A new study (Han and others 2010) that combined ground and satellite observations of Indian Ocean sea levels with simulated models of climate change has identified a clear spatial pattern in sea-level rise since the 1960s. The researchers found increased sea levels in some areas of the Indian Ocean, but substantial declines in southern tropical parts.
The Indian Ocean is the world’s third-largest ocean and accounts for about 20 percent of the Earth’s surface water. Within this ocean is an enormous pool of warm water extending from Africa’s east coast to the Pacific International Date line. Over the past 50 years,
this Indo-Pacific warm pool has warmed by about 0.5°C. Along the northern Indian Ocean coast, sea levels have risen by an average of 12.7 mm a decade. The Bay of Bengal, the Arabian Sea, Sri Lanka, Sumatra and Java are particularly affected.
These changes in regional ocean patterns and sea levels could exacerbate flooding due to monsoons in Bangladesh and India and lead to increased rainfall in the eastern tropical Indian Ocean and drought in the western equatorial Indian Ocean. Climate-change impacts on the Indo-Pacific warm pool could mean that islands in the middle of the Indian Ocean would experience significantly higher sea-level increases than the global average. As a result, some coasts and islands in the Indian Ocean and their populations will suffer from increased environmental stress.
Another study related to sea-level rise (Webb and Kench 2010) appears to contradict the general anticipation that the impacts of climate change will eventually make low-lying reef islands unable to support human occupation. It uses aerial and satellite images taken over the past 60 years, a time during which there is evidence that sea levels have risen, to compare the landform dynamics of 27 atoll islands in the central Pacific Ocean. The study found that as a whole, instead of declining, the islands grew in land area by a total of 63 ha or seven percent.
The research findings show that although sea level in the central Pacific Ocean rose by about 2.0 mm/yr over the study period and that all 27 islands changed physically during that time, there is considerable variation in the amount and style of change between and among the islands, with an overall net increase in land area; 86 percent of the islands remained relatively stable or their outline or shape increased in size. Twelve of the 27 islands increased in size by more than three percent but only four islands reduced in area by more than three percent.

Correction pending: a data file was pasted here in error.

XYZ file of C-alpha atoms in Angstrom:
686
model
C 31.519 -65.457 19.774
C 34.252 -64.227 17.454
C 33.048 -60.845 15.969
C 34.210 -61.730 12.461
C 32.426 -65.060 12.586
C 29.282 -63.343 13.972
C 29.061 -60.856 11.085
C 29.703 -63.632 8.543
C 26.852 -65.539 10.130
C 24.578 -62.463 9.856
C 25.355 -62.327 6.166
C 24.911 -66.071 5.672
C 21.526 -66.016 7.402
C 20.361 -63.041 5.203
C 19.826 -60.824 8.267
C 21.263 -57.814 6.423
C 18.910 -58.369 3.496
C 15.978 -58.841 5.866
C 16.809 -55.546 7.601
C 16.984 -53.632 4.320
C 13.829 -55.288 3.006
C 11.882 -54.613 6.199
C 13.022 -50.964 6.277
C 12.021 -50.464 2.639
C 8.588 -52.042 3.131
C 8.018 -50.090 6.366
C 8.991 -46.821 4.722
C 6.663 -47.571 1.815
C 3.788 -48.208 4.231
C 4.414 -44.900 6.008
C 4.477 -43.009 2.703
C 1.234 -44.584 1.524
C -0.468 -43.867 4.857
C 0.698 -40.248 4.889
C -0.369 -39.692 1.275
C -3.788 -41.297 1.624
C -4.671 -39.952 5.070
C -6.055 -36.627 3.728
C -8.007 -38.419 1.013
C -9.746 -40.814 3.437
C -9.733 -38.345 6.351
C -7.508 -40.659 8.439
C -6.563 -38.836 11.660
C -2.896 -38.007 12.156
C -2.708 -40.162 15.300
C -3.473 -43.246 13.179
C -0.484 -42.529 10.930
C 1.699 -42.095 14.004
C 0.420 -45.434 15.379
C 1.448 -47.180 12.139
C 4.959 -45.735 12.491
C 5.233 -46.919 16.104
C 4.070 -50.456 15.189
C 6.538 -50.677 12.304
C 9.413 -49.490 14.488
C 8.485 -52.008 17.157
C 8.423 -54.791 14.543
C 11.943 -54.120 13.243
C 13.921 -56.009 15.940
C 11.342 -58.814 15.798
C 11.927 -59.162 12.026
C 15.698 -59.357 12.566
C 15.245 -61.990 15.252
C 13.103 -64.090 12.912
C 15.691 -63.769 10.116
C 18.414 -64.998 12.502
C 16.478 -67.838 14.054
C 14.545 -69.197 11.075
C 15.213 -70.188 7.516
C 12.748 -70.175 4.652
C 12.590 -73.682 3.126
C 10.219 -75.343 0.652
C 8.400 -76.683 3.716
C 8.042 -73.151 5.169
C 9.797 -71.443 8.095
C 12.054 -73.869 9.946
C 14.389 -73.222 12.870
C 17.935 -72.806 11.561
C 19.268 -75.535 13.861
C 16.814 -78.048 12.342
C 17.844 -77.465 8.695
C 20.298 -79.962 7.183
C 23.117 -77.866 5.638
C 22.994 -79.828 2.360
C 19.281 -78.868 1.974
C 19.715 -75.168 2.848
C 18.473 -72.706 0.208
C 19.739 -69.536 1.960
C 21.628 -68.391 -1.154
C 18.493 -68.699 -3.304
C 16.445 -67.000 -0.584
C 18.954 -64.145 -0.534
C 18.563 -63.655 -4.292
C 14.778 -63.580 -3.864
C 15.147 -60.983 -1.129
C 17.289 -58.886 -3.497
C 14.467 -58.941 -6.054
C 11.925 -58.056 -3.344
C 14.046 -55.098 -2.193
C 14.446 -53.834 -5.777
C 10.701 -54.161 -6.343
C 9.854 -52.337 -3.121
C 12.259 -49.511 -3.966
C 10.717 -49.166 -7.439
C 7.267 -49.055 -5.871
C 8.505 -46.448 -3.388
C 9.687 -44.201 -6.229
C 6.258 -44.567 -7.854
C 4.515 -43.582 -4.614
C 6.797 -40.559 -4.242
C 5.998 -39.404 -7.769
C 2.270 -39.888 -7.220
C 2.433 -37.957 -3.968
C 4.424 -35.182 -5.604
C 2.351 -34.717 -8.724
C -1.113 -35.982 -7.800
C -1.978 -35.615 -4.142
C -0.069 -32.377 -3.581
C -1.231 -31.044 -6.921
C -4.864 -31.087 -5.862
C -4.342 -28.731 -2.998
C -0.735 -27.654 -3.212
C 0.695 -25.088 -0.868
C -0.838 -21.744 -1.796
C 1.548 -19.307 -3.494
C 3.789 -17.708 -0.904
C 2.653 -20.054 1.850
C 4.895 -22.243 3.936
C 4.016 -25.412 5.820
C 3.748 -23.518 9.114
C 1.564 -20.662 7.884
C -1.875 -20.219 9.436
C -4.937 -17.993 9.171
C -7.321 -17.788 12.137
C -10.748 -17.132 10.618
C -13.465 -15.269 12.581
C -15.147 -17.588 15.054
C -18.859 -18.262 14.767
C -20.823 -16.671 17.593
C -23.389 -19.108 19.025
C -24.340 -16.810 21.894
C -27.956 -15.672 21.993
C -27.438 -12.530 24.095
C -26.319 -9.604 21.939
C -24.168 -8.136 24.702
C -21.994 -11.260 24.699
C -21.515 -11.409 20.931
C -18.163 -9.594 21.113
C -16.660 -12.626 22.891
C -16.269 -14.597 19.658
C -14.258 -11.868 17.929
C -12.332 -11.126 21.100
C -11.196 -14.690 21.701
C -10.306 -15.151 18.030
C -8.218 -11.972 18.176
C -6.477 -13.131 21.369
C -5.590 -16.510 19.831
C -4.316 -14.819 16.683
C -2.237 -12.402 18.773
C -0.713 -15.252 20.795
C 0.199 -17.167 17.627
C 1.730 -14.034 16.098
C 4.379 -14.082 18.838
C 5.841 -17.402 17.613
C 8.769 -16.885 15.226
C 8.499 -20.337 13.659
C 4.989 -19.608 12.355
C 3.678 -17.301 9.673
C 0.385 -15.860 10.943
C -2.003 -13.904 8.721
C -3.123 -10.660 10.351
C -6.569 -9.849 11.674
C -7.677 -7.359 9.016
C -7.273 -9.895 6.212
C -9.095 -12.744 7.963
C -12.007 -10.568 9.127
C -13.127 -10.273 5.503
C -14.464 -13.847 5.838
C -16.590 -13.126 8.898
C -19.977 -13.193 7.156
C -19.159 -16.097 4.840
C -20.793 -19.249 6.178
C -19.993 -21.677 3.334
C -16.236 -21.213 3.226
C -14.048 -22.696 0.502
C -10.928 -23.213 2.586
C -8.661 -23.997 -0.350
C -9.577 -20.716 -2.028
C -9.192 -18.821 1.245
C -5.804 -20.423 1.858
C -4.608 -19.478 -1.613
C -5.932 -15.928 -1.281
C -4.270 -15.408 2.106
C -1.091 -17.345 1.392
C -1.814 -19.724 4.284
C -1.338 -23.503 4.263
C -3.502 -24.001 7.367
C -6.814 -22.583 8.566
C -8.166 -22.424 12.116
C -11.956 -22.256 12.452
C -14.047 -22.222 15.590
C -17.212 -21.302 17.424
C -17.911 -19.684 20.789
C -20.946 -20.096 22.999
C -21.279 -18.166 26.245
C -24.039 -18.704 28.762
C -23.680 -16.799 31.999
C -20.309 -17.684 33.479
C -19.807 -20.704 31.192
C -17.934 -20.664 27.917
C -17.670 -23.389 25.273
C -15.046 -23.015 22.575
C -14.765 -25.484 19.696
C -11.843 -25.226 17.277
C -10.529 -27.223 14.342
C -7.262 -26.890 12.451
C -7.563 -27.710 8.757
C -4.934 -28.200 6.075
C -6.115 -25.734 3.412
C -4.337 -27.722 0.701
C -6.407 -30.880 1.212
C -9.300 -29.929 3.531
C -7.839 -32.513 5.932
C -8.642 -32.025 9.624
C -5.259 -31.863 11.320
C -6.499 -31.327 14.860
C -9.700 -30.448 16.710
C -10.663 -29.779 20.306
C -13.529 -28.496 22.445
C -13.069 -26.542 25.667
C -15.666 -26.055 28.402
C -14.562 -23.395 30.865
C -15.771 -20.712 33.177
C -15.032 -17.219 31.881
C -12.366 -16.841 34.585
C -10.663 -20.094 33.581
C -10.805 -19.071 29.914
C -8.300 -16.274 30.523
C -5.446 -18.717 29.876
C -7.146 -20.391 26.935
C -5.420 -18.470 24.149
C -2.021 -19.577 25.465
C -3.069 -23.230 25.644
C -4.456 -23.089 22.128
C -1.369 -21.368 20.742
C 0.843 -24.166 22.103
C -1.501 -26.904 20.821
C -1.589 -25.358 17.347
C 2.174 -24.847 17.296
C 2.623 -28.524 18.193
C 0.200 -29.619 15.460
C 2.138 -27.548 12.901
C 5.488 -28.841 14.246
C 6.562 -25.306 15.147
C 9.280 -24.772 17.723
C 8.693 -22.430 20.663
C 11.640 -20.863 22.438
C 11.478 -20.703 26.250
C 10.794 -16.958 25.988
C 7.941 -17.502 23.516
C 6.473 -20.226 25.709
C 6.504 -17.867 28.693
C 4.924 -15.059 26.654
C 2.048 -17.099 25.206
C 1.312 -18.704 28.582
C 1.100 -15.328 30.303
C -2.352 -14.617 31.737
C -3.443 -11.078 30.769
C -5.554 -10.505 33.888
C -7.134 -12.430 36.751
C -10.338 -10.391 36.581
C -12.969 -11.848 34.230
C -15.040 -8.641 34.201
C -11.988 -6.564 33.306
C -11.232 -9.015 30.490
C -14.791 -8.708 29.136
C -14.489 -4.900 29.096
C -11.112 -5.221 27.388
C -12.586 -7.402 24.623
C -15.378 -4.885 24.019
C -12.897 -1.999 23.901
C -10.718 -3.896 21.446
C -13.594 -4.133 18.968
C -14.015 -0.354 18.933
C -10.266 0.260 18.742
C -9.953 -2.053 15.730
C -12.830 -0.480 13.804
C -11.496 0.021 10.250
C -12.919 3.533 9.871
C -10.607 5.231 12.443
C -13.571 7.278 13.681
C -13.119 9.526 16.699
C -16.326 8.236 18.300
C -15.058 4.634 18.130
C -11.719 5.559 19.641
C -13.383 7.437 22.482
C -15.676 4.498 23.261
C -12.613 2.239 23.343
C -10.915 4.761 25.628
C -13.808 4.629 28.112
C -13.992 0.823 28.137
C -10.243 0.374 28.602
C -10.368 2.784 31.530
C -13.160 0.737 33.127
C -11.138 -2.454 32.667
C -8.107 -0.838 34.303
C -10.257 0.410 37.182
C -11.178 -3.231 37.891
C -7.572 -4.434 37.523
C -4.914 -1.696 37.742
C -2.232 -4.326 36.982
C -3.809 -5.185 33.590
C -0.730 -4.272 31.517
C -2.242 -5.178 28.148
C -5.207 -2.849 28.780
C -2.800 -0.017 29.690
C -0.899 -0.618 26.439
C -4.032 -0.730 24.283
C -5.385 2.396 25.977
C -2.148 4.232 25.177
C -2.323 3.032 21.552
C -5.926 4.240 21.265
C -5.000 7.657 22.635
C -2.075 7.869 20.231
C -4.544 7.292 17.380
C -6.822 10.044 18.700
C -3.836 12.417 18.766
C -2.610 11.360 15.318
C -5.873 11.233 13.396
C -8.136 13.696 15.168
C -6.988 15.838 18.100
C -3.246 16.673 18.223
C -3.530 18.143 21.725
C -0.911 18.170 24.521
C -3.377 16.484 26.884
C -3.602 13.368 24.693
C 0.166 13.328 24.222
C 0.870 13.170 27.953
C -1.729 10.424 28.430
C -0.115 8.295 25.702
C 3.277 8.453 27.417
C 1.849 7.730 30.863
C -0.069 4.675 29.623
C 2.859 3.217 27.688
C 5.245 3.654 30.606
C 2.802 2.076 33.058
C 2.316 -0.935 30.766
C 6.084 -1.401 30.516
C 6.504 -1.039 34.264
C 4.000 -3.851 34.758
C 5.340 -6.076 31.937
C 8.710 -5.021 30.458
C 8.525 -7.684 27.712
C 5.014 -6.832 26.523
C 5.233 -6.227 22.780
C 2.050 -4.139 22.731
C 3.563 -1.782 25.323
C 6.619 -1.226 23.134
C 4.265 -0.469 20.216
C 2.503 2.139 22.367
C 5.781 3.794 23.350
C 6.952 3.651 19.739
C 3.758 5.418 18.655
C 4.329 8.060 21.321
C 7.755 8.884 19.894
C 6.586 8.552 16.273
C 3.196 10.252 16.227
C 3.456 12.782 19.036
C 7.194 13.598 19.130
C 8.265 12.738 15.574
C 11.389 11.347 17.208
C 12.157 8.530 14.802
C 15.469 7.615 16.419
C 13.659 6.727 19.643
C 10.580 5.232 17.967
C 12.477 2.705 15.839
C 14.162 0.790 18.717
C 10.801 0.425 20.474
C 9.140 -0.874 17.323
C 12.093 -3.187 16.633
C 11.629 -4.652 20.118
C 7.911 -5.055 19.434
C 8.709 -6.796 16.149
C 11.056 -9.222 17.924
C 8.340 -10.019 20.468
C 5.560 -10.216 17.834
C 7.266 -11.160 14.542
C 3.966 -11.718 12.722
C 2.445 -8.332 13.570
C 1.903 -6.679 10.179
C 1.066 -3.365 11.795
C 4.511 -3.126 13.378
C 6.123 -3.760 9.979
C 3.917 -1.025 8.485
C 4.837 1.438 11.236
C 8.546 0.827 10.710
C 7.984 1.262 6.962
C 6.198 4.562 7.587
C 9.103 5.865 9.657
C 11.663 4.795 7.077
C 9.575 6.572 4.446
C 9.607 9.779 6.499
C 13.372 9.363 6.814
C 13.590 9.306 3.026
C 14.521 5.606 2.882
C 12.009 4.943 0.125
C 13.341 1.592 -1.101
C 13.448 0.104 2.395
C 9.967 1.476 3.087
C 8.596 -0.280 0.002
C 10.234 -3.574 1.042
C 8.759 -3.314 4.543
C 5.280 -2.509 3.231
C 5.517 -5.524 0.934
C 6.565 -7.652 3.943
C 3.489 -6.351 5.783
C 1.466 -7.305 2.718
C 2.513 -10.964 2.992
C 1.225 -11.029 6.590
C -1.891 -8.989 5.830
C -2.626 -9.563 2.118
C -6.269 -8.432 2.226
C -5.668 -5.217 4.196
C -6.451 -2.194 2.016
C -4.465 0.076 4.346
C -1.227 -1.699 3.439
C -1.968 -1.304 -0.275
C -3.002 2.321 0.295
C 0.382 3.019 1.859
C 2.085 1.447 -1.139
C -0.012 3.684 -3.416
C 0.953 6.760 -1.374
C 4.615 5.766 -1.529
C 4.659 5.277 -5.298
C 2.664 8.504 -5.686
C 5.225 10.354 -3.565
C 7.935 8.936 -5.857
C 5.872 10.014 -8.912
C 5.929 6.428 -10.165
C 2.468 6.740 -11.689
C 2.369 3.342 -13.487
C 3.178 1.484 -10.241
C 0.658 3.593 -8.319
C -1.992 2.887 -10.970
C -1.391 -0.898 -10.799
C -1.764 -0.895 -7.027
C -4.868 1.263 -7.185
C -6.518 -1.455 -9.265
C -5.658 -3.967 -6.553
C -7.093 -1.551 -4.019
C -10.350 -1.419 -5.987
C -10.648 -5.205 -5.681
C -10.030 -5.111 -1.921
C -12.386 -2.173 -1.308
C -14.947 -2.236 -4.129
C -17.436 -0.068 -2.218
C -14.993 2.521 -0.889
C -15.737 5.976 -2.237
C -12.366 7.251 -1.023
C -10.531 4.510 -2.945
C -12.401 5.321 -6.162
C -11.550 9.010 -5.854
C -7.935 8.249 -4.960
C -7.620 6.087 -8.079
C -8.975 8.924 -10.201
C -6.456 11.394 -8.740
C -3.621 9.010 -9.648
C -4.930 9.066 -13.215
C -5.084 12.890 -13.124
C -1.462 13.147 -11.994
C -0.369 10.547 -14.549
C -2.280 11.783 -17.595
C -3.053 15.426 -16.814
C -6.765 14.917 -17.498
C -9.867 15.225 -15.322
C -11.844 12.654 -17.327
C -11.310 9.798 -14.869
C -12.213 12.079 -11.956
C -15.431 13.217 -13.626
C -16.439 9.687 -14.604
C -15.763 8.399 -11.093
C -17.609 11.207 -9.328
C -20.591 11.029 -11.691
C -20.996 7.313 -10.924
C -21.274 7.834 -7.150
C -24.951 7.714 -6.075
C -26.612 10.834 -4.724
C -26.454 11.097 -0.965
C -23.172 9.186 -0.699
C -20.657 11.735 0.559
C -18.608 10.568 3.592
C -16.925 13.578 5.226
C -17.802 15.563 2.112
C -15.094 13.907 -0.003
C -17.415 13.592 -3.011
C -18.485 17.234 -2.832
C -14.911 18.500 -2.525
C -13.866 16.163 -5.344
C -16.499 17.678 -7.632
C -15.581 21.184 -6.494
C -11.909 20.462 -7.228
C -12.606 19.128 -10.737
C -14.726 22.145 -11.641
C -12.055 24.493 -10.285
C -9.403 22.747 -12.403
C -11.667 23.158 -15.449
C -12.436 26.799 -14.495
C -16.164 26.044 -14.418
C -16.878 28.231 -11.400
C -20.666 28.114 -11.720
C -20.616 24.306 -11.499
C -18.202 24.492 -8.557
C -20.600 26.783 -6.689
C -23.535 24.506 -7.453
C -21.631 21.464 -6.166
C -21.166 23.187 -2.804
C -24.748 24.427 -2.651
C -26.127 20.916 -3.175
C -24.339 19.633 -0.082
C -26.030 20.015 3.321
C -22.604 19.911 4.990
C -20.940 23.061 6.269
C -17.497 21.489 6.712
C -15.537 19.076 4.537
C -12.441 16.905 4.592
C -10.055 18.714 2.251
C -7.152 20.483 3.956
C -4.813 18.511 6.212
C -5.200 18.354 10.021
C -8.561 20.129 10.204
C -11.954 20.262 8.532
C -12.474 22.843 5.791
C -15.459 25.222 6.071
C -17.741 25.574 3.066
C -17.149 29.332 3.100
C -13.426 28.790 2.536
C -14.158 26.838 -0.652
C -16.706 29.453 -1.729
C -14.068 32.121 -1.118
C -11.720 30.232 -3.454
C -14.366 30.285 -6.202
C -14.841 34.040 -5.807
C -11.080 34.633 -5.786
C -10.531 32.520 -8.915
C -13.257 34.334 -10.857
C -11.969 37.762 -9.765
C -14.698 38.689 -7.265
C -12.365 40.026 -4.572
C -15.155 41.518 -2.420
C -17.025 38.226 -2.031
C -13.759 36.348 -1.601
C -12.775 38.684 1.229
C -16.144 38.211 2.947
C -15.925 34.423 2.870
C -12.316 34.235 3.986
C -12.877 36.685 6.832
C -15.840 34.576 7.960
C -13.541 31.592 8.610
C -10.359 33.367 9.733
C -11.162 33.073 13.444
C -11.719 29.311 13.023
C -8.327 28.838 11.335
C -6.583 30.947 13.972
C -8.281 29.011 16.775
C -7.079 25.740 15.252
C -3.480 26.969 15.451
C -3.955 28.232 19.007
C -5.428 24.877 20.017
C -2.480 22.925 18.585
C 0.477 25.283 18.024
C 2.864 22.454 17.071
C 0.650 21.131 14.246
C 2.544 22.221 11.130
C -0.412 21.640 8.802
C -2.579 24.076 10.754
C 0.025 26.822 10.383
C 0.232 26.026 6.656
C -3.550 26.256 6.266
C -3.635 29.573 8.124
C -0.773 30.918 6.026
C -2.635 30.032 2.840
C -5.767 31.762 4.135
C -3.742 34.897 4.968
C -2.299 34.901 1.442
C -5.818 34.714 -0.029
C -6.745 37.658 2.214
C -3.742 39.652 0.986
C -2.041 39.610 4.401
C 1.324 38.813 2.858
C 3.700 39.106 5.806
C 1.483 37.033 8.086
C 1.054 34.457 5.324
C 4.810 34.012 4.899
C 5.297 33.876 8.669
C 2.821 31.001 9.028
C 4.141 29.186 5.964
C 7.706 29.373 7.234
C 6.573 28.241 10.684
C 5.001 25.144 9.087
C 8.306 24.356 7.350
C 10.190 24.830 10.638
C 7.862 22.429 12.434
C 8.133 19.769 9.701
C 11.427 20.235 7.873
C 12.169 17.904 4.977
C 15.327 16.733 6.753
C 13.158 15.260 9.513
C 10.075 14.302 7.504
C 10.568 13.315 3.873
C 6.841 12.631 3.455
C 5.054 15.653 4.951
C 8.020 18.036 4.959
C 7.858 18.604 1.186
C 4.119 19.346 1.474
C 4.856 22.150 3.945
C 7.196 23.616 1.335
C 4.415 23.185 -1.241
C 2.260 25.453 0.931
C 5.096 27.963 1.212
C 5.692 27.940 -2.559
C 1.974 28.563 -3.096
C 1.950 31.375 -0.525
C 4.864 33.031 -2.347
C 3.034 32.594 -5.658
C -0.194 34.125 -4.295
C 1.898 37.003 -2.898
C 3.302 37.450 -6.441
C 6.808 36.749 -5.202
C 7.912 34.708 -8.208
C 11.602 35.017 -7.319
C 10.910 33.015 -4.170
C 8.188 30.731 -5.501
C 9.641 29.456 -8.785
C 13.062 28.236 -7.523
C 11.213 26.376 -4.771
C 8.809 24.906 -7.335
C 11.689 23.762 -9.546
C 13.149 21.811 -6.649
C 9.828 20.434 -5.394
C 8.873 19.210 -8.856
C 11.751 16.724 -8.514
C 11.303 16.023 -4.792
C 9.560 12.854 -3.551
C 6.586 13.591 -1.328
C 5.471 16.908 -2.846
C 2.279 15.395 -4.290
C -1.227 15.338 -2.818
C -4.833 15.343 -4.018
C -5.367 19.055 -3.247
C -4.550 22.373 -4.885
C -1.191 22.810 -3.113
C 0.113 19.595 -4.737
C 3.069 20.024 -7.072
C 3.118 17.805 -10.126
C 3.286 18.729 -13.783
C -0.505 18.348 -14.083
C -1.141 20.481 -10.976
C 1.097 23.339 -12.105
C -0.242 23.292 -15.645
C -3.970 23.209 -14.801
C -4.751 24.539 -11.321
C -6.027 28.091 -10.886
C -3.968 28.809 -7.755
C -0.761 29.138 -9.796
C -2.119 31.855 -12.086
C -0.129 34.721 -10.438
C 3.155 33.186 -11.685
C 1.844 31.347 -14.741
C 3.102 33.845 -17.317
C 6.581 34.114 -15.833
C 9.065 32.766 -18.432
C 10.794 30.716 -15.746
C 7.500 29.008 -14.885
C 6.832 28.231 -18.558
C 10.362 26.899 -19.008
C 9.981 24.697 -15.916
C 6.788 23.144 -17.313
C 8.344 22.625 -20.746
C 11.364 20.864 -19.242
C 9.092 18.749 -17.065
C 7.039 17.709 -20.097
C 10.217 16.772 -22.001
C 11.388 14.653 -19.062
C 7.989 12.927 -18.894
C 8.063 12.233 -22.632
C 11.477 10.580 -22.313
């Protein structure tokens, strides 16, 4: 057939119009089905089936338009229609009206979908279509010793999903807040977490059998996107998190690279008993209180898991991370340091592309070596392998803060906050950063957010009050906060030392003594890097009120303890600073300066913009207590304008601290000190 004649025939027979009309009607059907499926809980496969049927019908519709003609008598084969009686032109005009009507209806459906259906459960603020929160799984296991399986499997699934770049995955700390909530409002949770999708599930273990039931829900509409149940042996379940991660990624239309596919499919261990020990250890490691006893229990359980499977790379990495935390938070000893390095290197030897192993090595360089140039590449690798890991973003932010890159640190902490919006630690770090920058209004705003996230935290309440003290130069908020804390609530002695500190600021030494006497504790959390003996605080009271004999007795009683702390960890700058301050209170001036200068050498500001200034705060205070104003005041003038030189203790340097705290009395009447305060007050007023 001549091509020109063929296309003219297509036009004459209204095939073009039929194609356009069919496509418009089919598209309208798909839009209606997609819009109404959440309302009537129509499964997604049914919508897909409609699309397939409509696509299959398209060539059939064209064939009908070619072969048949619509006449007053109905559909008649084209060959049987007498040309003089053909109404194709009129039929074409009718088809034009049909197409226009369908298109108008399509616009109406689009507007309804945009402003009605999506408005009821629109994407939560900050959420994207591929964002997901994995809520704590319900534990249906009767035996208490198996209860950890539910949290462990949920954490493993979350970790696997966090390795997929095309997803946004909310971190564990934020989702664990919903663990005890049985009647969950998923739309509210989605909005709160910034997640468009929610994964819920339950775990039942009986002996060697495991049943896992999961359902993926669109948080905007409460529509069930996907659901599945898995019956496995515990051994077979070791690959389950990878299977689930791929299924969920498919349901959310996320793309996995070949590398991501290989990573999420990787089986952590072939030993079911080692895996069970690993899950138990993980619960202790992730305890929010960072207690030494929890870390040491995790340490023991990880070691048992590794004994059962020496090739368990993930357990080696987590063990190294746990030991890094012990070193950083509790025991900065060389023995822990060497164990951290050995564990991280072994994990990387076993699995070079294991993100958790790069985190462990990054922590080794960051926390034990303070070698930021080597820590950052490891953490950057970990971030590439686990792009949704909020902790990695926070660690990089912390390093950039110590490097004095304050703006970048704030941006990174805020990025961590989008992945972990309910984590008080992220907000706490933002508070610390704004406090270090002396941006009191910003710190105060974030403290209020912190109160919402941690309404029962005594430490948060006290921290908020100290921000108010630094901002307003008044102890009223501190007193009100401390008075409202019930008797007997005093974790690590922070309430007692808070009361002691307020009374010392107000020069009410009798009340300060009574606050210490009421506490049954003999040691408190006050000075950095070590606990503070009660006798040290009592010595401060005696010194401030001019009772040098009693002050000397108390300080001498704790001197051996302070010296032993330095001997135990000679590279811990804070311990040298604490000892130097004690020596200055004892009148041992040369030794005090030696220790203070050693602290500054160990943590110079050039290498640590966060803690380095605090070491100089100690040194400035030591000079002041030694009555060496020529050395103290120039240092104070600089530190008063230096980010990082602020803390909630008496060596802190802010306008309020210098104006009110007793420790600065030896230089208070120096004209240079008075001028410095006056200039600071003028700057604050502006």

In addition to these net changes in area, the way the islands are positioned on the reef platform also changed. In 65 percent of cases, the islands moved closer to their lagoons, for example. The study’s authors conclude that islands are a constant feature of atoll reefs and despite sea-level rise, can increase or decrease in size; that island boundaries adjust dynamically in response to many conditions; and that erosion in some areas may be offset by increases in others. Finally, since the magnitude and style of change varies among islands, island nations will need to take note of their own particular type and rate of change when considering how to adapt to the impacts of a changing climate.
Climate Institute (2010). Oceans and Sea Level Rise: Consequences of Climate Change on the Oceans. http://www.climate.org/topics/sea-level/index.html (Accessed on 22 November 2010).
Han, W., Meehl, G., Rajagopalan, B., Fasullo, J., Hu, A, Lin, J., Large, W, Wang, J-W, Quan, X.-W., Trenary, L., Wallcraft, A., Shinoda, T., Yeager, S. (2010). Patterns of Indian Ocean sea-level change in a warming climate. Nature Geoscience. Published online: 11 July 2010.
Webb, A. and Kench, P. (2010). The dynamic response of reef islands to sea-level rise: Evidence from multi-decadal analysis of island change in the Central Pacific. Global and Planetary Change. doi:10.1016/j.gloplacha.2010.05.003